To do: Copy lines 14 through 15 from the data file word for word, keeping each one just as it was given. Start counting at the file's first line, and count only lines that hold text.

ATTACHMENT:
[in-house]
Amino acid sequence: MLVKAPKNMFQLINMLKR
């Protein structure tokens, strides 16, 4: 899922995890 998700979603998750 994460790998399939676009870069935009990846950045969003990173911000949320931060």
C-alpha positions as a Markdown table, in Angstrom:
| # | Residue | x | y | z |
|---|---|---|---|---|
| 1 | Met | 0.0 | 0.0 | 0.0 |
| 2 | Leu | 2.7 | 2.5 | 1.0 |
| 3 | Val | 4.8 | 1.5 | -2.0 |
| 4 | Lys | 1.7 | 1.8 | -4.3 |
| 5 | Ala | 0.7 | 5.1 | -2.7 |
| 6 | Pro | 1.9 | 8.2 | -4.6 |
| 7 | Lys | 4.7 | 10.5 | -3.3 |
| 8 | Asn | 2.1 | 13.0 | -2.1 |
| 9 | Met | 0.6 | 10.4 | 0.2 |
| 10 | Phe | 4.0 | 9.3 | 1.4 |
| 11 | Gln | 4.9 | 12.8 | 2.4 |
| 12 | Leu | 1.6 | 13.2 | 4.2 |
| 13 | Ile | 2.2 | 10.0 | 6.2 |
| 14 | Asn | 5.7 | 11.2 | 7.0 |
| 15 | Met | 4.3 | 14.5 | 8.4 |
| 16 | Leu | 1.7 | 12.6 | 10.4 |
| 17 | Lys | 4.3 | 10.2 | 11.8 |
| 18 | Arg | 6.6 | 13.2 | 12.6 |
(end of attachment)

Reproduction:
| 8 | Asn | 2.1 | 13.0 | -2.1 |
| 9 | Met | 0.6 | 10.4 | 0.2 |